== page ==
3.2 Risk assessment
There are two primary risks associated with the process of allele designation:
A heterozygote is inaccurately recorded as a homozygote
Reason: Allele drop-out has occurred; or heterozygote imbalance has resulted in an allele that may be interpreted as a stutter, thus leaving a single peak to be designated as allelic.
A homozygote is inaccurately recorded as a heterozygote.
A large stutter band is within range to be designated allelic (i.e. within the 50% heterozygous balance guideline) of a homozygote resulting in a heterozygote designation.
A drop-in event occurs in conjunction with a homozygote, which is designated as a heterozygote.
Risk assessments applied to reference sample profiles used in databases, cannot be transposed to crime-stain profiles. The provenance of reference samples is known; mixtures can only result by contamination. They are easily identified by rule-sets that identify more than two alleles at a locus. In order to filter the primary risks listed above, it is necessary to understand the characteristics of DNA profiles in terms of heterozygote balance, dropout probabilities, drop-in probabilities and stutter size.
3.3 Investigation of the lower tail of the allele peak height distribution
In practice, risks of mis-designation are directly associated with low-level DNA profiles. Consequently we are primarily interested in the lower tail of the distribution of allelic peak heights. The chance of allelic dropout (that could lead to a wrong designation of a heterozygote) is increased as the peak heights decrease.
Fig. 3 shows cumulative density curves for homozygote and heterozygote peak height data using the fitted gamma distributions of Fig. 1. The left tail distribution was investigated further to determine probabilities of the lower peak heights; these are recorded in Electronic supplement: Table 3.
Approximately 1.8% of heterozygous peaks were ≤1000 rfu; the equivalent proportion of homozygote peaks was at a height of approximately ≤2000 rfu. There was a low probability of 1.3 × 10−4 that a heterozygote would be below 300 rfu, and a remote chance of 8.6 × 10−6 that a homozygote peak would fall below this level.
3.4 Heterozygous balance
The heterozygous balance (Hb) is the ratio of peak heights. There are several methods, but for simplicity here we simply divide the smallest peak height by the largest peak height so Hb < 1 [
]. If a putative pair of alleles are less than this value then the profile designation is rejected (i.e. the sample would be reanalysed). Heterozygote balance was calculated and plotted against the corresponding heterozygote mean peak height for Identifiler (Electronic supplement: Fig. 1).
With 1.5 ng of input DNA, analysis showed that 99.63% (2999/3010) heterozygous allele pairs have a heterozygous balance proportion equal to or exceeding 0.60 (60%); this increases to 99.90% (3007/3010) for a heterozygous balance guideline of 0.55 (55%); and increases further to 99.97% (3009/3010) using the 0.50 (50%) guideline. Only one datum point was below the 50% guideline, with a heterozygous balance ratio of 0.335 (33.5%) from locus D16S539. The FSS-i3® software had a tolerance of 0.55, and this profile was rejected and flagged for reanalysis.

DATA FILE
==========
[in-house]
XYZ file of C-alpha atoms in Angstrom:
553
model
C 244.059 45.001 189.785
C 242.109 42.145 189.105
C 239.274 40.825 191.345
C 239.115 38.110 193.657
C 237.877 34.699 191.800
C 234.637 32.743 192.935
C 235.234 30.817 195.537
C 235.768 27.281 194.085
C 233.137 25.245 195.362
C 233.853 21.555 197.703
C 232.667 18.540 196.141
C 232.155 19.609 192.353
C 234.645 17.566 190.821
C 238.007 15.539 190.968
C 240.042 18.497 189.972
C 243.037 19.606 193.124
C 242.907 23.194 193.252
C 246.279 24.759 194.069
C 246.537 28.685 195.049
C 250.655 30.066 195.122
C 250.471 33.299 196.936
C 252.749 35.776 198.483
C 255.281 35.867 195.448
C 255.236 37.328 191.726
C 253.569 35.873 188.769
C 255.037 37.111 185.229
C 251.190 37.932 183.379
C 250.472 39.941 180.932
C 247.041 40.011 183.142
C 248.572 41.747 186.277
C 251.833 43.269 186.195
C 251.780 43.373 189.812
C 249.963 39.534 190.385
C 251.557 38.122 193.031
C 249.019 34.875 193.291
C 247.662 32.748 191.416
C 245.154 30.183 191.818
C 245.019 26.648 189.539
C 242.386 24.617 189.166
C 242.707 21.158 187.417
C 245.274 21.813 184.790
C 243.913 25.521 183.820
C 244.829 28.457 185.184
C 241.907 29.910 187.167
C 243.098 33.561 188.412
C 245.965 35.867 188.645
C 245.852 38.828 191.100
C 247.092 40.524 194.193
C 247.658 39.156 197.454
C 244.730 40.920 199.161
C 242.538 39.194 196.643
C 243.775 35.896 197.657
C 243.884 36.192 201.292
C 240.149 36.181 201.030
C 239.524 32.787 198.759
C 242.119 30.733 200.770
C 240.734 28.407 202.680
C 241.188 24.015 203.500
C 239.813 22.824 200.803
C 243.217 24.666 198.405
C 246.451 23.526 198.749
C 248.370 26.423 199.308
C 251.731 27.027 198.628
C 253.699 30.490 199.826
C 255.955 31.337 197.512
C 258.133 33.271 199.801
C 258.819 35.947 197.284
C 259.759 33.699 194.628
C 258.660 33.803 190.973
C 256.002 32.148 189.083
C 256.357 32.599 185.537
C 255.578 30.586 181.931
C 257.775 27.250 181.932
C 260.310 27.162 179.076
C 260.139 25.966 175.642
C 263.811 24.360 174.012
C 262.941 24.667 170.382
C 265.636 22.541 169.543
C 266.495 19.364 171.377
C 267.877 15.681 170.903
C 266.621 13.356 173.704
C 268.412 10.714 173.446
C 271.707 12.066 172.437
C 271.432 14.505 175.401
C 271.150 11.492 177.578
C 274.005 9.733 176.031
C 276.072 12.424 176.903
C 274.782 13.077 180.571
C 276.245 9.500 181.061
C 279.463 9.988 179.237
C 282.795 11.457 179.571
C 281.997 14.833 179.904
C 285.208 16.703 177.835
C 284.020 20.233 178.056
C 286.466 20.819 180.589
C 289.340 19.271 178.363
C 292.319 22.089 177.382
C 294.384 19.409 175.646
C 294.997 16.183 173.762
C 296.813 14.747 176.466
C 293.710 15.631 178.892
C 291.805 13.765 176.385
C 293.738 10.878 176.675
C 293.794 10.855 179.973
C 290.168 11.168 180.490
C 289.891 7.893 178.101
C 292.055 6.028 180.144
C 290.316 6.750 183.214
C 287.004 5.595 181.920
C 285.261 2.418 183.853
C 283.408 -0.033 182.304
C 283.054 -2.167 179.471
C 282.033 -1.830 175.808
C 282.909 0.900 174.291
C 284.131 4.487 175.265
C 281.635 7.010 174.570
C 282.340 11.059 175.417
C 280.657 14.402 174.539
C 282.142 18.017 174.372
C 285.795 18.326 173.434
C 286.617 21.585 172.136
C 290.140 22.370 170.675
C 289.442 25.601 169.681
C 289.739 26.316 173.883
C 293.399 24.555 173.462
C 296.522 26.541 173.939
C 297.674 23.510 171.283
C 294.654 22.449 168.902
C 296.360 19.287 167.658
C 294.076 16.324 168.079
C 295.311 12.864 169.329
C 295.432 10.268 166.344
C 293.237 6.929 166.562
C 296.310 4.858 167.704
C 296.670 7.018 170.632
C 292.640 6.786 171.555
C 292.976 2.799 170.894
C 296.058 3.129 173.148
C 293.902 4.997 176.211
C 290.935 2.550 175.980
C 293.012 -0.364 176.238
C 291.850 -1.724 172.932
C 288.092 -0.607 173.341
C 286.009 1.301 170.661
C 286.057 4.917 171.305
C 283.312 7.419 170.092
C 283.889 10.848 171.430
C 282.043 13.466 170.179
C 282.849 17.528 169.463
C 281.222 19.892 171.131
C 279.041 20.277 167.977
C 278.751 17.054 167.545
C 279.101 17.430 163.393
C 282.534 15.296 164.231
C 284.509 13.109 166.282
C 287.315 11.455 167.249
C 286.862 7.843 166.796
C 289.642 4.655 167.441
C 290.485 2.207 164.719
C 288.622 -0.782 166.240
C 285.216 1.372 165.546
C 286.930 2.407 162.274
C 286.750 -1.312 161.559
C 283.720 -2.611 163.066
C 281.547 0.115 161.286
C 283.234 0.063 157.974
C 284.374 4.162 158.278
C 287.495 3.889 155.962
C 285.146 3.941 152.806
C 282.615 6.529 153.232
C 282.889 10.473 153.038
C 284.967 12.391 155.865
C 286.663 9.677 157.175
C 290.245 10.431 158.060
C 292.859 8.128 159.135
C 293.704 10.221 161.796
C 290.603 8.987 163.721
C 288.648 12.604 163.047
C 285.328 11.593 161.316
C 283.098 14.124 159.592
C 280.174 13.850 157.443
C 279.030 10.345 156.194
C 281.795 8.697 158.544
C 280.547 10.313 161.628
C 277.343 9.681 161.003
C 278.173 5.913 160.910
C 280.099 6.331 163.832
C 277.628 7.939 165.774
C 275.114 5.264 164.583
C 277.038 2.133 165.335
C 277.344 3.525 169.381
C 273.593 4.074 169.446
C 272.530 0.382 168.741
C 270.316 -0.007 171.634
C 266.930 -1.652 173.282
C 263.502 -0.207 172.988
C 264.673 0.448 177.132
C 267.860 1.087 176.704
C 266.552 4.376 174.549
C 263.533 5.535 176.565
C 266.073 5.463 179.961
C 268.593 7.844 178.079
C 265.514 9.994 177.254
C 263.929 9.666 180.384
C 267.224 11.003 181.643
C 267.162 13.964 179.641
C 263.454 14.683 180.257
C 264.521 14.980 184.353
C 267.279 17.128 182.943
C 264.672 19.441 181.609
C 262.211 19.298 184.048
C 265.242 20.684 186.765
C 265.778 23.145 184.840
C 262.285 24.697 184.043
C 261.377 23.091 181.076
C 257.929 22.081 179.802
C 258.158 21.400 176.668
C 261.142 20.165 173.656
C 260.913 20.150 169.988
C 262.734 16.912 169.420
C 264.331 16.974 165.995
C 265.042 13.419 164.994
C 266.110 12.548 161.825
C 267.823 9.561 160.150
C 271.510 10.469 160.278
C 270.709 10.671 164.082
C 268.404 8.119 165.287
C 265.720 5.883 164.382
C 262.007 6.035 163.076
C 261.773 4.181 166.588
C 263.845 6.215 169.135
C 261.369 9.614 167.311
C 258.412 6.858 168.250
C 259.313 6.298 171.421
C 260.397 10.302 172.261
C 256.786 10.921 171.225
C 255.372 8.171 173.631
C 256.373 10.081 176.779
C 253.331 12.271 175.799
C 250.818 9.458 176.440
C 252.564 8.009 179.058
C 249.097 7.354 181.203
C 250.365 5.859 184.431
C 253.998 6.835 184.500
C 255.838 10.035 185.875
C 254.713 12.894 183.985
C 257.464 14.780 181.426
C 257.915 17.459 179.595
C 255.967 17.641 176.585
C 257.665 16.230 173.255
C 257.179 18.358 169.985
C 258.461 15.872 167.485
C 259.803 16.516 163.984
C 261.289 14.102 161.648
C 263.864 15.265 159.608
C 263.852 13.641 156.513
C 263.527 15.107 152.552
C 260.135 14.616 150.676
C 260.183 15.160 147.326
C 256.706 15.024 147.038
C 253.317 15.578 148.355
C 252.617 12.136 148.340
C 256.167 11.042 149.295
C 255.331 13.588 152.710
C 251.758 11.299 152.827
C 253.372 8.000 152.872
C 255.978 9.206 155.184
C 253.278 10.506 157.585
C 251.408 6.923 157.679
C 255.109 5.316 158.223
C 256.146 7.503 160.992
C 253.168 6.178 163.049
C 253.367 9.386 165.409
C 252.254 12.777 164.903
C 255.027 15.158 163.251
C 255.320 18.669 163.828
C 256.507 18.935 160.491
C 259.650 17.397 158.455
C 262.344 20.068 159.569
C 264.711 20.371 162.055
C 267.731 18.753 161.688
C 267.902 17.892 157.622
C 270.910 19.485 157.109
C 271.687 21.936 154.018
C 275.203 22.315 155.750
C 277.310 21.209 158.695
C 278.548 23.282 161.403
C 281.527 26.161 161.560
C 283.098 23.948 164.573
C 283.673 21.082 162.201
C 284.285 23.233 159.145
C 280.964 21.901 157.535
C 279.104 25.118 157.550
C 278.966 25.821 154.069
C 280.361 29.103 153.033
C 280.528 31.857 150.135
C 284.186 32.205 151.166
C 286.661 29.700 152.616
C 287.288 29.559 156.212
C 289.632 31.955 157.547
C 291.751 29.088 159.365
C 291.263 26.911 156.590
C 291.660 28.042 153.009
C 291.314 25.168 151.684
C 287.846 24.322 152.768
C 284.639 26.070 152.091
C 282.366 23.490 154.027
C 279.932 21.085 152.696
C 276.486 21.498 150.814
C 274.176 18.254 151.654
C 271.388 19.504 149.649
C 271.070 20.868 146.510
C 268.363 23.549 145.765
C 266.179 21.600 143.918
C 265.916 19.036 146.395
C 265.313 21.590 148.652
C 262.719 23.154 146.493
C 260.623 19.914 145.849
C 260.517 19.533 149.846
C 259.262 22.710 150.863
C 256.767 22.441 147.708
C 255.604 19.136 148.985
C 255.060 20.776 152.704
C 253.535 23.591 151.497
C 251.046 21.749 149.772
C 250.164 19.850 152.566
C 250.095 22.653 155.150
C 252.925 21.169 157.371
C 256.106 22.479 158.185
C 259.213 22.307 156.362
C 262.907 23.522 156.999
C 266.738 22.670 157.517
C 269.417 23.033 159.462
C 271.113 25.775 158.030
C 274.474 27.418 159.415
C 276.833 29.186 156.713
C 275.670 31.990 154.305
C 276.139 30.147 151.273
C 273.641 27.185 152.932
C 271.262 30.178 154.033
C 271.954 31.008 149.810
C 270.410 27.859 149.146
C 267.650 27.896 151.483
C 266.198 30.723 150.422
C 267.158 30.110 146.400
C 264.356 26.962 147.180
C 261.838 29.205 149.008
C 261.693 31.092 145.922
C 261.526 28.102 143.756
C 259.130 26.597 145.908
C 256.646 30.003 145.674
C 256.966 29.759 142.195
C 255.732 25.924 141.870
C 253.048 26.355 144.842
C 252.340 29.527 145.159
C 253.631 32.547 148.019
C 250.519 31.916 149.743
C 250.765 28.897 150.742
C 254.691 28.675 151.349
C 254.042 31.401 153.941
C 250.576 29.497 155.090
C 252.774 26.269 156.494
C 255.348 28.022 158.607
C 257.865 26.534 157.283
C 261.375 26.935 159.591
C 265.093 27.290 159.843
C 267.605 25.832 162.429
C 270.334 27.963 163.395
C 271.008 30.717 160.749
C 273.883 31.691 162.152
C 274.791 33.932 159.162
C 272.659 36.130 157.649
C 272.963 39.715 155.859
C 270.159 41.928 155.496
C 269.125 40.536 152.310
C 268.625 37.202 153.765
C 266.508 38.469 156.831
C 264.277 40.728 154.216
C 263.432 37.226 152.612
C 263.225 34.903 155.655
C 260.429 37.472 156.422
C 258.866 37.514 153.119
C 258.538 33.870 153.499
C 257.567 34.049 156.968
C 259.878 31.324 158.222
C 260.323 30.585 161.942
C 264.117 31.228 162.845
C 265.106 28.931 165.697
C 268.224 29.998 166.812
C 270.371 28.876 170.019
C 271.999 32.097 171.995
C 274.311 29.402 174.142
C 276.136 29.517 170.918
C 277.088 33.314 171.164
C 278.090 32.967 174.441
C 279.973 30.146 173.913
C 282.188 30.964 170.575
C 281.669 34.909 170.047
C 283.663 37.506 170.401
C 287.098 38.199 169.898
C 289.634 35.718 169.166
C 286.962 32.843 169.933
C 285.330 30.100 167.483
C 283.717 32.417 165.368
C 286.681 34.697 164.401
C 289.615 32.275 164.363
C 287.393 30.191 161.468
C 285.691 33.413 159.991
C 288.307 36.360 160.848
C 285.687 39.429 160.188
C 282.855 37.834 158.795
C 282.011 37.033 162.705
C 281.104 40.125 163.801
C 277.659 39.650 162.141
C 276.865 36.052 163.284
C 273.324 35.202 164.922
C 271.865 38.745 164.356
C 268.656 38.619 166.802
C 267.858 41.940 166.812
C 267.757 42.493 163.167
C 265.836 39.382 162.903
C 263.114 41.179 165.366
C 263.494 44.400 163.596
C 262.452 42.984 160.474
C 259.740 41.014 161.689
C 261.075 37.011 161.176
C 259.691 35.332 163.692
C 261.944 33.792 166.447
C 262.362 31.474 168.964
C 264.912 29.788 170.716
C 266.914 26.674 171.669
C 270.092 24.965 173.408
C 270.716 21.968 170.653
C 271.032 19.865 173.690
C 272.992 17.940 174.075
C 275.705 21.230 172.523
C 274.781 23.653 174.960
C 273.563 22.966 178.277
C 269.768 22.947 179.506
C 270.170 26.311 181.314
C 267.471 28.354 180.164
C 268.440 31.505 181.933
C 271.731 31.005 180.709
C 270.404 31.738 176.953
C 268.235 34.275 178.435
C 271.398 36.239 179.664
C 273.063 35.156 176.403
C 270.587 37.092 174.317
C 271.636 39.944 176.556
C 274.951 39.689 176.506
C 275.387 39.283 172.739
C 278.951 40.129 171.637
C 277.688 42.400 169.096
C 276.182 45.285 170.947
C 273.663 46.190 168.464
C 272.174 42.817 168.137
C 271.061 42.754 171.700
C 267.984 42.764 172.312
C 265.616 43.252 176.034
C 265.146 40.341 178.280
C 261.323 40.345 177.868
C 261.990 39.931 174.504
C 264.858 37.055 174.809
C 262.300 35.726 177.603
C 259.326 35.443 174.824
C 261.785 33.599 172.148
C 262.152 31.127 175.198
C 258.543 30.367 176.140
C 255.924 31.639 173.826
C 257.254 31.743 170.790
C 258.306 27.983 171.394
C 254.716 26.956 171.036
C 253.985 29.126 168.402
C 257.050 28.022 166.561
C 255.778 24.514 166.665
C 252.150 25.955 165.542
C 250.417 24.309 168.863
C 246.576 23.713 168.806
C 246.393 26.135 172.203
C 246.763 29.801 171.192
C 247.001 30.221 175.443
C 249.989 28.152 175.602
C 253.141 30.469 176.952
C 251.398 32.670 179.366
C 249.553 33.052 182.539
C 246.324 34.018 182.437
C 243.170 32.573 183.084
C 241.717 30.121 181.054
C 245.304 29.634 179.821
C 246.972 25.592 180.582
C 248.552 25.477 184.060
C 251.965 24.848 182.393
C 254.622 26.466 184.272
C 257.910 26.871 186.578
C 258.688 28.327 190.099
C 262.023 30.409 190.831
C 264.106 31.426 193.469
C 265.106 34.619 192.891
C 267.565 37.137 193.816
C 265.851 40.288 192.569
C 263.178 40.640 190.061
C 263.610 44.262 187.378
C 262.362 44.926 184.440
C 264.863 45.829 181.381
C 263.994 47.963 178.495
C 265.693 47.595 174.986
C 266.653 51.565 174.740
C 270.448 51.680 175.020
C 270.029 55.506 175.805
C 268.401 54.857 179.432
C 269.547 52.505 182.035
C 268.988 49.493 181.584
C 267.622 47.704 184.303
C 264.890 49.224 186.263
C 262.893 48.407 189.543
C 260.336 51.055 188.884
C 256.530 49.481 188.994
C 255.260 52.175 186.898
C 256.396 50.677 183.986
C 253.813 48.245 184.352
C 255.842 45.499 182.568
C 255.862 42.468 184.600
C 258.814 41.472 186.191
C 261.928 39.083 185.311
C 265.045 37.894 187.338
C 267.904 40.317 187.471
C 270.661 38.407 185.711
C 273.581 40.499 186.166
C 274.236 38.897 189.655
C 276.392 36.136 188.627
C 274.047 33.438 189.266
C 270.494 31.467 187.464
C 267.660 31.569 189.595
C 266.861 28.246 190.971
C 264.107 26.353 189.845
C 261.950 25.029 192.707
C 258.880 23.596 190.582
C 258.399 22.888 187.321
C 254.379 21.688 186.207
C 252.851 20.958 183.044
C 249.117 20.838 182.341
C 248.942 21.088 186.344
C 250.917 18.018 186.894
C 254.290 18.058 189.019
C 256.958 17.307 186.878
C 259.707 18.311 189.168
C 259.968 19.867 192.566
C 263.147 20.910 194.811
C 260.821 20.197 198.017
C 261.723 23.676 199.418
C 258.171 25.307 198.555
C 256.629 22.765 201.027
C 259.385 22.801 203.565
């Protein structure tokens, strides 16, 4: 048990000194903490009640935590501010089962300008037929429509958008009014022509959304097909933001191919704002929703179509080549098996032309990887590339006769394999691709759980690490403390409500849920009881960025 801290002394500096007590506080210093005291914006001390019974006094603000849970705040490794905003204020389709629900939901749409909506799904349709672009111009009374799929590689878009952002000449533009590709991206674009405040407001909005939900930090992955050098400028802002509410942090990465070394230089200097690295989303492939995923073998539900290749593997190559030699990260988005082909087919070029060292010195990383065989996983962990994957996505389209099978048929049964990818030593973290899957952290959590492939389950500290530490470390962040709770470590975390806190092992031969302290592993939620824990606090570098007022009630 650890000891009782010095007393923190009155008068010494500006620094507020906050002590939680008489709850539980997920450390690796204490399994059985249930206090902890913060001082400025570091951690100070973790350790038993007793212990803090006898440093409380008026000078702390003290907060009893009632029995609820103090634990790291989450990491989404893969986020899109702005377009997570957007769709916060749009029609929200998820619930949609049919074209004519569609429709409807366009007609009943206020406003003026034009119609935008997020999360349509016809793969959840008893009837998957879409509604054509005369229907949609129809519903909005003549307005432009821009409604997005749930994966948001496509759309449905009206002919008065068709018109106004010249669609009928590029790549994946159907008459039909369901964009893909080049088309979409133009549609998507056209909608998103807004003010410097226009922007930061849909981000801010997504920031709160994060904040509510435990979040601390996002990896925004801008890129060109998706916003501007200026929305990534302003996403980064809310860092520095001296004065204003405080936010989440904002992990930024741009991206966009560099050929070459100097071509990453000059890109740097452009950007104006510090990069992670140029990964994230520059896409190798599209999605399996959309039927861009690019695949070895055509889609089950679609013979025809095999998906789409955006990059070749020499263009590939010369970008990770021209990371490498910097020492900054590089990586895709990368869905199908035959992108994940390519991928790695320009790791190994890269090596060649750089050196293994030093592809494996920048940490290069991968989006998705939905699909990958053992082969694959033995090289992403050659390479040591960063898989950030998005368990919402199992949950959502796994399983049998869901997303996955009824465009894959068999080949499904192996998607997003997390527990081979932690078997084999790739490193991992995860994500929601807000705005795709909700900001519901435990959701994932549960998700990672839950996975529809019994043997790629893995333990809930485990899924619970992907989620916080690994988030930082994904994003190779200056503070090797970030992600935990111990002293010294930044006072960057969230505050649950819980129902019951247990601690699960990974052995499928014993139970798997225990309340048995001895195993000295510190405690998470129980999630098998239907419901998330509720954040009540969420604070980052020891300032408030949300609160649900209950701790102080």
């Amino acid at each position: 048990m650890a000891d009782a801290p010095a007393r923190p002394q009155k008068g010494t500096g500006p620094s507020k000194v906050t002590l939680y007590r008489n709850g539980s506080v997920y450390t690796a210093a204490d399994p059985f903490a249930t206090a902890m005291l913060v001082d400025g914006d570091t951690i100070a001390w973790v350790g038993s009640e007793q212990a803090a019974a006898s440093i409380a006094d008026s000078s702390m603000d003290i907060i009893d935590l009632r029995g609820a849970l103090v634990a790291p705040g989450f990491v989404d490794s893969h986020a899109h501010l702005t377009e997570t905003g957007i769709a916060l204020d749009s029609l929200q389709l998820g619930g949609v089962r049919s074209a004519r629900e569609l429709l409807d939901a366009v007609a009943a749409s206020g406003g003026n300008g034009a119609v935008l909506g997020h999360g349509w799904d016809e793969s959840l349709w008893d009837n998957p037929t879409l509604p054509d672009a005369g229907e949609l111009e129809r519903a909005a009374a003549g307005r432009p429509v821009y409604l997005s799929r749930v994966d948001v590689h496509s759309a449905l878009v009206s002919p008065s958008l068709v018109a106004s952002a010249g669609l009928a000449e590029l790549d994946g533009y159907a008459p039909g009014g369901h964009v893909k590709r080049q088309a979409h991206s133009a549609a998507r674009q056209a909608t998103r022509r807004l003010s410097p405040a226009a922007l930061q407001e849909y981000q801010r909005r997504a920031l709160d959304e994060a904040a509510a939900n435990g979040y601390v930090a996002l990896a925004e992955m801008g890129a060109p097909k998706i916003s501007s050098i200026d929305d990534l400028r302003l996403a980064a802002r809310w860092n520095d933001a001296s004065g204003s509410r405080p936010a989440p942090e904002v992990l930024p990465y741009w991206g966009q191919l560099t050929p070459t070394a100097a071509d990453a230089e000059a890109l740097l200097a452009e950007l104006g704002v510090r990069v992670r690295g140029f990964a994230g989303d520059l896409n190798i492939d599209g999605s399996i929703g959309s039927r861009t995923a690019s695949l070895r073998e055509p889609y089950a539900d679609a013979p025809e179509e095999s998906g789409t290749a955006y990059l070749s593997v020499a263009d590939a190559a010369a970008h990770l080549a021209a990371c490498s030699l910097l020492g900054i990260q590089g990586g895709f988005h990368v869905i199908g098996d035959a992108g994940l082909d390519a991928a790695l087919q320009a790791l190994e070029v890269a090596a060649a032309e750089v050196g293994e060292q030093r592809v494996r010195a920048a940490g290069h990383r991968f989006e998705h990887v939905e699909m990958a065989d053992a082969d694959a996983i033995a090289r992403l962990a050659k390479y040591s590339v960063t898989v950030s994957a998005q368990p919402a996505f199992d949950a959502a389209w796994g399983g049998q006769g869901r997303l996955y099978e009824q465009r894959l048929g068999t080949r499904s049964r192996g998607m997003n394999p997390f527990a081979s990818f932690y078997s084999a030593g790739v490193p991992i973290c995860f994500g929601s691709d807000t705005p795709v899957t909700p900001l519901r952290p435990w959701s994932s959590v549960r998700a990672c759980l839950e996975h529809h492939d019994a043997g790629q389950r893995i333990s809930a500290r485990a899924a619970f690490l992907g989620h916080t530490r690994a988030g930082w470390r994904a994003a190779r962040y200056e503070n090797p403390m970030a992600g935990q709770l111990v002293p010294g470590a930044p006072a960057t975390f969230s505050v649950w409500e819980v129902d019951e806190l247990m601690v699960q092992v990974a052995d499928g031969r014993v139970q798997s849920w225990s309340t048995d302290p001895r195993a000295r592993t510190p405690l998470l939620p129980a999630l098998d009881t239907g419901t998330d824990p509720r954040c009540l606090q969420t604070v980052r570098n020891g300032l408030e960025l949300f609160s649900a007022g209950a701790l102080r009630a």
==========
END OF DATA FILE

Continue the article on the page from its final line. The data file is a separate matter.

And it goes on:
3.5 Stochastic threshold
The stochastic threshold is a guideline used to delineate the set of single banded loci that may be heterozygotes (if drop-out has occurred) [
]. Drop-out was observed at DNA template quantities between 0.05 and 0.5 ng; none was seen at larger quantities. The relationship between peak height and allele dropout was evaluated by logistic regression using the method of Gill et al. [
] (Fig. 4). The dilution data were used for this series of experiments.
Fig. 4 shows the estimated logistic regression curve with approximated upper and lower 95% confidence intervals. The solid line provides the drop out probability corresponding to the peak height on the x-axis. As the probability of drop out approaches zero, peak heights become closer to 400 rfu.
The 3500xl instrument is much more sensitive compared to the 3100. To compare, logistic regression performed using SGM Plus/3100 data (not shown), resulted in 150 rfu peak height equivalent to a probability of dropout (Pr(D) = 0.01). The equivalent peak height from the Identifiler dilution data using the 3500xl CE system corresponded to 240 rfu.
A log 10 transformation of the data was used to analyse the tail of the distribution (Table 1). For the Identifiler/3500xl a stochastic threshold of 300 rfu corresponded to a lower Pr(D) = 0.003 and was therefore demonstrably more conservative than the traditional SGM plus/3130xl ‘equivalent’ at 150 rfu.
Table 1Estimated drop out probabilities for Identifiler 3500xl obtained from estimated logistic regression (Fig. 4) using 1.5 ng template DNA (data set 1), over a peak height range of 100–600 rfu.
The stutter ratio is calculated by dividing the stutter peak height by its ‘parent’ allele peak height. The classical stutter ‘guideline’ of 0.15 is often used in the analysis of major/minor mixtures [
]. In addition, many laboratories utilise the locus-stutter filters that are provided with commercial kits. Whereas a consideration of between locus stutter is important for case-work, it has limited relevance to reference sample analysis since there is ‘clear water’ between the stutter guideline and the heterozygous balance guideline of 0.5. The largest stutter ratio observed using target 1.5 ng DNA template and Identifiler/3500xl multiplex was ca. 0.2 (Electronic supplement: Fig. 2) – i.e. well below the heterozygous balance guideline. The FSS-i3® software uses a universal tolerance of 0.15 (this means that an allele in a stutter position that was greater than this level and less than the heterozygote balance tolerance of 0.55), would be rejected and sent for reanalysis.